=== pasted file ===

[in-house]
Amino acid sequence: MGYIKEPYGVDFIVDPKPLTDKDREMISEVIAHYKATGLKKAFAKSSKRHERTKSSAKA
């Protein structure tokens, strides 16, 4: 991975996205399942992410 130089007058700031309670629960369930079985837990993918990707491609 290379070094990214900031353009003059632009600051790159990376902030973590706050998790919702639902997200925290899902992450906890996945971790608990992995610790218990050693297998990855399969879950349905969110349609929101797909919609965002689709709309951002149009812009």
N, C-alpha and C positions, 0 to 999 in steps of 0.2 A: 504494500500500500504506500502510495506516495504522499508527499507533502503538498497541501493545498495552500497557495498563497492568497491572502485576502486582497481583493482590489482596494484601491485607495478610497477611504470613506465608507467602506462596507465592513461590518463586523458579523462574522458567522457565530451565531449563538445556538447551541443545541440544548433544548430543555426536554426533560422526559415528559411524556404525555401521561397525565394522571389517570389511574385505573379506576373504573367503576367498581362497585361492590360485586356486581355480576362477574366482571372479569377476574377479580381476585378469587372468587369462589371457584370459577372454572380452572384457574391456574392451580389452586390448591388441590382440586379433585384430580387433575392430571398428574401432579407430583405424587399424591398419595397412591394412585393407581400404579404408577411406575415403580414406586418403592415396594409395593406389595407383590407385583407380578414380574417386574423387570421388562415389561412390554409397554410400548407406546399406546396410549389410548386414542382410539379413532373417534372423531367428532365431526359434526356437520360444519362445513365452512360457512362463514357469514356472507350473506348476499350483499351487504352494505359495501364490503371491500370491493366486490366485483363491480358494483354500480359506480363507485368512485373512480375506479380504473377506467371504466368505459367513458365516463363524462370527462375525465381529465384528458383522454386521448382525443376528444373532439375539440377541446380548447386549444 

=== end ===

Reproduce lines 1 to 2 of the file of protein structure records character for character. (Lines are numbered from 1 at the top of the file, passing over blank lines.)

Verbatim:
[in-house]
Amino acid sequence: MGYIKEPYGVDFIVDPKPLTDKDREMISEVIAHYKATGLKKAFAKSSKRHERTKSSAKA